One of my deepest passions is engaging with an earth dharma. Dharmic awareness gives us a way to create a profound relationship to the land. We can learn to show care, honor and respect, loving the environment as the true extension of our hearts and minds that it is, feeling one with it in our blood.
People all over are seeking and longing for a sense of connection, community and an inner life. When we fuse the traditions of the dharma as self-liberation and as compassionate action, we infuse our daily lives with the power of the ancient lineage of Buddhism. We learn about the true nature of who we are and what it means to lead a compassionate life with ourselves, with others and our environment.
Susan O'Brien has been practicing vipassana meditation since 1980 and has studied with a variety of Asian and Western teachers. She began teaching in 1996 and coordinates the Insight Meditation correspondence course.
Susie Harrington has been meditating since 1989, and been engaged in Insight meditation practice since 1995. She began teaching in 2005, with the guidance of Guy Armstrong, Jack Kornfield and more recently Joseph Goldstein. She often offers retreats in the natural world, believing nature to be the most profound dharma teacher, and a natural gateway to our true self. Her teaching is deeply grounded in the body and emphasizes embodiment of our practice in speech and daily life. For more information go to desertdharma.org.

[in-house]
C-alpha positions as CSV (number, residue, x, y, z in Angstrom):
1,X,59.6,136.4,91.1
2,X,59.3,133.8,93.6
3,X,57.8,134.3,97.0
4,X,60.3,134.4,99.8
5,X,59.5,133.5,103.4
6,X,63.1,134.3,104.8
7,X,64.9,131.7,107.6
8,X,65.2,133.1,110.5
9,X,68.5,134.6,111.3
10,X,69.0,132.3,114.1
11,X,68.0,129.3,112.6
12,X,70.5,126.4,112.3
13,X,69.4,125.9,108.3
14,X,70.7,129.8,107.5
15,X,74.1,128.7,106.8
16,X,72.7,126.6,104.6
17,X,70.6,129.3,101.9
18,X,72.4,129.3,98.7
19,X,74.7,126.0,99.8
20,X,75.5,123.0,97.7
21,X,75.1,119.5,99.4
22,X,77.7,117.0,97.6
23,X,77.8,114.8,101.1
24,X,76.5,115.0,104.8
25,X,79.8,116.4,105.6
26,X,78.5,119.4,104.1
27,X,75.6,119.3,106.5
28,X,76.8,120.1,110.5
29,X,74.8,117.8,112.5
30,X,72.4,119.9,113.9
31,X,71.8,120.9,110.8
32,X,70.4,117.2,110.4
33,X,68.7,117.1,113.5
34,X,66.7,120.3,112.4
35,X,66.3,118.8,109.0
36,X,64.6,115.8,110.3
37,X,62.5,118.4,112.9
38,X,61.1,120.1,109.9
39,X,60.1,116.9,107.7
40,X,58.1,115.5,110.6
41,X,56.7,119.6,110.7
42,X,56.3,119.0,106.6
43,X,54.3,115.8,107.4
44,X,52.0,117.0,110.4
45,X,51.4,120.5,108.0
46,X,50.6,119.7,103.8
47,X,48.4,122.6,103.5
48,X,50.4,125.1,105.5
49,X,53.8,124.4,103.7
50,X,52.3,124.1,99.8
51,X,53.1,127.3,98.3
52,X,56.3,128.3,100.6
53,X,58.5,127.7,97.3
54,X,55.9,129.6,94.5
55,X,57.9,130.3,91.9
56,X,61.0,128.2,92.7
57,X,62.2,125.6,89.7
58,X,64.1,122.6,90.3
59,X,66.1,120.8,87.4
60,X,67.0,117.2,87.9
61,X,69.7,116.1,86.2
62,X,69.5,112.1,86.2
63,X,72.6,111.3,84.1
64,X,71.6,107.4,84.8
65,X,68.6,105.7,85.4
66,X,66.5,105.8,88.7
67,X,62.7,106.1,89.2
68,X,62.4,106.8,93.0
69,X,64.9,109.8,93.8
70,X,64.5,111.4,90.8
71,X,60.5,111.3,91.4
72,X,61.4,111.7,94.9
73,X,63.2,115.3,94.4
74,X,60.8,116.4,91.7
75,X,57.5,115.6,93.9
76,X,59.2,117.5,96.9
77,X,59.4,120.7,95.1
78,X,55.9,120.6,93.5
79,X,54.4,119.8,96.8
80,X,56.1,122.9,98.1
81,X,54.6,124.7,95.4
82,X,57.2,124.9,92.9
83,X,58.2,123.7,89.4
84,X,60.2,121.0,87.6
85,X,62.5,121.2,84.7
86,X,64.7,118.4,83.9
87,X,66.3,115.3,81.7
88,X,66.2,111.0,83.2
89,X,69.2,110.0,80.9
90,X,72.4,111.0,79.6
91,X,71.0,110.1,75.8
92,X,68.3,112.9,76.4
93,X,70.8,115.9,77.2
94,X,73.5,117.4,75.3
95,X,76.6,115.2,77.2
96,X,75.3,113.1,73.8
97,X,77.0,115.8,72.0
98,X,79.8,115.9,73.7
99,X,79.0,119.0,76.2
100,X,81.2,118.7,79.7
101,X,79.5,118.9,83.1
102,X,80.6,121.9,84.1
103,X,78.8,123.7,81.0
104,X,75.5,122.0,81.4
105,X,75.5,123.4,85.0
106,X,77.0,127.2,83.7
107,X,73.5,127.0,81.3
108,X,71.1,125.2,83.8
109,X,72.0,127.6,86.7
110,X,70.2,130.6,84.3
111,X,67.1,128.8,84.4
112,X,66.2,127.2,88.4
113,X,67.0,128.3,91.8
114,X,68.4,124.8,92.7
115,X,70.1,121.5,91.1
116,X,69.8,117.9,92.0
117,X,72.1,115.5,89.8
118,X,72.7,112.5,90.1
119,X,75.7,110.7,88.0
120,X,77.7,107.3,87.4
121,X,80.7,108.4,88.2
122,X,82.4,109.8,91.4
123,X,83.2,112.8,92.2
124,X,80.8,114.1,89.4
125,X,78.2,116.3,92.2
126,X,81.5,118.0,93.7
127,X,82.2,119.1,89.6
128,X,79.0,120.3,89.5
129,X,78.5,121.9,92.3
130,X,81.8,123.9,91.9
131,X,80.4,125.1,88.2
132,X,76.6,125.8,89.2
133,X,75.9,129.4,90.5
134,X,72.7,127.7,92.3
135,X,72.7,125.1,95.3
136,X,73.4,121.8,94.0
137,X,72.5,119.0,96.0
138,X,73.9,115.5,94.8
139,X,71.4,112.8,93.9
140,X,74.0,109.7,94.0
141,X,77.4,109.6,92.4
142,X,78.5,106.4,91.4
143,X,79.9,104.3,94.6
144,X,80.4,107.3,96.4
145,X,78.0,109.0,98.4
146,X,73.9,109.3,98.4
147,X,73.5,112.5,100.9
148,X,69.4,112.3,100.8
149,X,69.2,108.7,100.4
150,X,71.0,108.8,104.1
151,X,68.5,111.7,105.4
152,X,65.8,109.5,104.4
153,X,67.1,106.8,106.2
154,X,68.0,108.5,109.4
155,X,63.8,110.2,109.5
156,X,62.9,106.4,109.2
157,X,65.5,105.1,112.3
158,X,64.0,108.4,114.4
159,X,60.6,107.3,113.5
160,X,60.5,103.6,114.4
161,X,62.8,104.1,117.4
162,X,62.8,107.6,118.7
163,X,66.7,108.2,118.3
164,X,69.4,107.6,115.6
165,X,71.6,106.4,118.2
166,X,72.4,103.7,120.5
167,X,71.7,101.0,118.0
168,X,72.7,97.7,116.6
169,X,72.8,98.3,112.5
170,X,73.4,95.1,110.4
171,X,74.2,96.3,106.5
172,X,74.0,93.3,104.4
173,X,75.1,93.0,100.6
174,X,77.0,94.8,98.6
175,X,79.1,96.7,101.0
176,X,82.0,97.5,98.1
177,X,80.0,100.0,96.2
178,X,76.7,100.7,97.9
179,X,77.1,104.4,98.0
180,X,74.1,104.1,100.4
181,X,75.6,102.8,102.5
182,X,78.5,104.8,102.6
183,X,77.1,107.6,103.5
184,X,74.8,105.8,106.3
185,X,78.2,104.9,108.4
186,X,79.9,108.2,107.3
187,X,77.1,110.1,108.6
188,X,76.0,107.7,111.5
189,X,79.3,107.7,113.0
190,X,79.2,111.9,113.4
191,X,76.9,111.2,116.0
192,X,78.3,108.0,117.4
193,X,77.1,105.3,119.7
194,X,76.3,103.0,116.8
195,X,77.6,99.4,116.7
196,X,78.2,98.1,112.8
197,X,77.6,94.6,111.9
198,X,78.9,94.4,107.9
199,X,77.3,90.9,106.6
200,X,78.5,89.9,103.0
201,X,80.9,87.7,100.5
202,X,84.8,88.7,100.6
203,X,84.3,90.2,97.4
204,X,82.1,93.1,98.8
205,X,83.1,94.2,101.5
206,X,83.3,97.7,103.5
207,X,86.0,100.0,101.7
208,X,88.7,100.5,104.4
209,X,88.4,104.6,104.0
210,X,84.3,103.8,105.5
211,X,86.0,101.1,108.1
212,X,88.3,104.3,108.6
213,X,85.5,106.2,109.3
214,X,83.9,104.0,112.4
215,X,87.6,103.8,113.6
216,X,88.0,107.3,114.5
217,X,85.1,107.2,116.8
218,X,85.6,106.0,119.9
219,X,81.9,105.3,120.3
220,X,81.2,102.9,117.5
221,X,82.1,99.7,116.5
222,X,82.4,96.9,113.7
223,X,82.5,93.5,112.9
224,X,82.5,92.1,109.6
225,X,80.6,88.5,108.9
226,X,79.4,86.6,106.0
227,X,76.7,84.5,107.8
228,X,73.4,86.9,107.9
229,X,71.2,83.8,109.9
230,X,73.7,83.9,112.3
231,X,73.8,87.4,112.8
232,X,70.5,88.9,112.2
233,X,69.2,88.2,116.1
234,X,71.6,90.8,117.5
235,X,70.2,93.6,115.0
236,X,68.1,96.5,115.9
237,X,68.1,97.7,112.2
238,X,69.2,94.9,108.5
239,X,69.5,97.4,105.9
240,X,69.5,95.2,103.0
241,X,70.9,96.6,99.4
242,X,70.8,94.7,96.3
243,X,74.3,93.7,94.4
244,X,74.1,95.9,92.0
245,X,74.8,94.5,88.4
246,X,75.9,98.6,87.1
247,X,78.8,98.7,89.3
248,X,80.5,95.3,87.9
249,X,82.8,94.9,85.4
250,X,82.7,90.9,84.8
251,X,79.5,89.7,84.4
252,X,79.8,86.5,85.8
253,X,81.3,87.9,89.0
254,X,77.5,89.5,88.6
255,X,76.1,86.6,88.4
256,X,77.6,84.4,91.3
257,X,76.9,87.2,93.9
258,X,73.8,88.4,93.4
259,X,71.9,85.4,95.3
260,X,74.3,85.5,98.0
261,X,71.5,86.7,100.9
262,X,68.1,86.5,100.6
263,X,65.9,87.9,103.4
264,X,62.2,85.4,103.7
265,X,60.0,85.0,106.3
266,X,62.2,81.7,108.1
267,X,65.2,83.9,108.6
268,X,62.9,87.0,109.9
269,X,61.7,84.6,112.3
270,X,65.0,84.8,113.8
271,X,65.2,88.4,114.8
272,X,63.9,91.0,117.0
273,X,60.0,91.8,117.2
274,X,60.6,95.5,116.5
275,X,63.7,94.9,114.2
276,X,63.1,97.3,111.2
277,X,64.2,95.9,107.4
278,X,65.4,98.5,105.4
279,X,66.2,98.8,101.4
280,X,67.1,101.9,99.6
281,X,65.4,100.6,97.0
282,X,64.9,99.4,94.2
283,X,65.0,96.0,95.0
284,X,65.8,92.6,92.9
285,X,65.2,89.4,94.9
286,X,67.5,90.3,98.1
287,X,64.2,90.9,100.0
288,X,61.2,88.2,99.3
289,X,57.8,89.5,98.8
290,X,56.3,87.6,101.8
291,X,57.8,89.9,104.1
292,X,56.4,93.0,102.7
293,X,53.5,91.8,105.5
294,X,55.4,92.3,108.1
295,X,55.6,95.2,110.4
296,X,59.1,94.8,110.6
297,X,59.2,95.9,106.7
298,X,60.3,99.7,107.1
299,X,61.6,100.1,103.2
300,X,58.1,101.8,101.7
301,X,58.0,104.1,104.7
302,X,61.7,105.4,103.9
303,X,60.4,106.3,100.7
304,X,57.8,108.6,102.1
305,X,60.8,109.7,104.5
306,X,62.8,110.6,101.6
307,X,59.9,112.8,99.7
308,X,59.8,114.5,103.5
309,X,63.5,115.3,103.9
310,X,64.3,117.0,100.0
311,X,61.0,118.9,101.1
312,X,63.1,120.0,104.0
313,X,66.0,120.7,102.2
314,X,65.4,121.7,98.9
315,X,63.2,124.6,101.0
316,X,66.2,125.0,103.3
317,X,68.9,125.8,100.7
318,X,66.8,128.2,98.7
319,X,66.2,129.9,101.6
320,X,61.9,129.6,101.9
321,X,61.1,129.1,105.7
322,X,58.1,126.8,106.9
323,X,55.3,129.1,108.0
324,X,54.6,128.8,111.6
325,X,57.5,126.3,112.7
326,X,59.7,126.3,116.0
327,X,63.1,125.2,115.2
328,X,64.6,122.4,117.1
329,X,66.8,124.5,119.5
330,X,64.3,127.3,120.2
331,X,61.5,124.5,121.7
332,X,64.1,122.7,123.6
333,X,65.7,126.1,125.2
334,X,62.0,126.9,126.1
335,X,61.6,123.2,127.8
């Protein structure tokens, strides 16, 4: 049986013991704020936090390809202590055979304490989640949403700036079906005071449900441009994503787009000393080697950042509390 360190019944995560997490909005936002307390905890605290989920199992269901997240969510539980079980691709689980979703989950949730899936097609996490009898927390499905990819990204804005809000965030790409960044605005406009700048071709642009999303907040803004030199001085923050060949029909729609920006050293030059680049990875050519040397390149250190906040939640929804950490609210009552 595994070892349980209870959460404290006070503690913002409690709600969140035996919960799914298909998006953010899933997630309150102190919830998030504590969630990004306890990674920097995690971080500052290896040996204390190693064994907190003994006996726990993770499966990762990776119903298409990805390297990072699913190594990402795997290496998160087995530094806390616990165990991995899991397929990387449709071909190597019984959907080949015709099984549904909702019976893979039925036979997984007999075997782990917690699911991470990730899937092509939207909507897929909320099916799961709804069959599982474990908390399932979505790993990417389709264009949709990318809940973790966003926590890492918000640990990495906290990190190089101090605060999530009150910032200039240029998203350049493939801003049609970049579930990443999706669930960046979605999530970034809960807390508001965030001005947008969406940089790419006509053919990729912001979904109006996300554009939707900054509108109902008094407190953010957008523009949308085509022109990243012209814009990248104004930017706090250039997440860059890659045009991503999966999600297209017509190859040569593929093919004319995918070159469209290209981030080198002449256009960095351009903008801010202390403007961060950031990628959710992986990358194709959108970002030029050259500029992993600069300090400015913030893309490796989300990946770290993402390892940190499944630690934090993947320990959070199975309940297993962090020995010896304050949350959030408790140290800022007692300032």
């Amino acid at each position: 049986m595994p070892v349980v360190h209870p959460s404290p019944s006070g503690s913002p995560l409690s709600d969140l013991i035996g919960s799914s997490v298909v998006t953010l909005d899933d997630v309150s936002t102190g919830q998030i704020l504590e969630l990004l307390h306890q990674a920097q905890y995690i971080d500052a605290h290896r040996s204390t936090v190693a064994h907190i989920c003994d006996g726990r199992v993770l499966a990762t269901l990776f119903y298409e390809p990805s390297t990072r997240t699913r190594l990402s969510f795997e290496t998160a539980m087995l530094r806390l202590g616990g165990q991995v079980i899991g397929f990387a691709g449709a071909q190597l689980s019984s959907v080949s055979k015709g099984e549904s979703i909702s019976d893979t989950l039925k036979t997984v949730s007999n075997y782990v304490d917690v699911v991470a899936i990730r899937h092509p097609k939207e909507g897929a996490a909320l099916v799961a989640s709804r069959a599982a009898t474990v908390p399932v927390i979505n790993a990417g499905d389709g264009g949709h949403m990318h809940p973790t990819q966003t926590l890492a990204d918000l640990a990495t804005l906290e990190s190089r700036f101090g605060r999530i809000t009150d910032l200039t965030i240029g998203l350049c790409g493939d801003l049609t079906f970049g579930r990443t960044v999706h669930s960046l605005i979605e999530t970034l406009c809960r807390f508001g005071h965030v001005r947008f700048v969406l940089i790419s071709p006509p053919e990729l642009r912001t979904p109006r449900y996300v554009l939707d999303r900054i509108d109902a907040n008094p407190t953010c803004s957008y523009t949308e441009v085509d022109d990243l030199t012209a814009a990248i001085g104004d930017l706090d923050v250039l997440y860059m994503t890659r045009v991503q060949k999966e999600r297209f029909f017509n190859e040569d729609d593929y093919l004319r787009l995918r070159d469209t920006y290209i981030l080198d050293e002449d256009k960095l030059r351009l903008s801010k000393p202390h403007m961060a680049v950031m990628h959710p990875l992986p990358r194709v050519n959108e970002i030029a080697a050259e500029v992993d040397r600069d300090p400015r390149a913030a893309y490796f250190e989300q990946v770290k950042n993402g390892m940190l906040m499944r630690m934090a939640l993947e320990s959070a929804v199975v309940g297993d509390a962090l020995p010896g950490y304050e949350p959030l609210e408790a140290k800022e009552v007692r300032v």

My greatest joy is giving the gift of love and hope through the dharma, knowing it is possible for humans to transform their hearts. These dharma gifts include paying attention, practicing clarity and kindness and addressing the suffering of the world--which, of course, includes ourselves.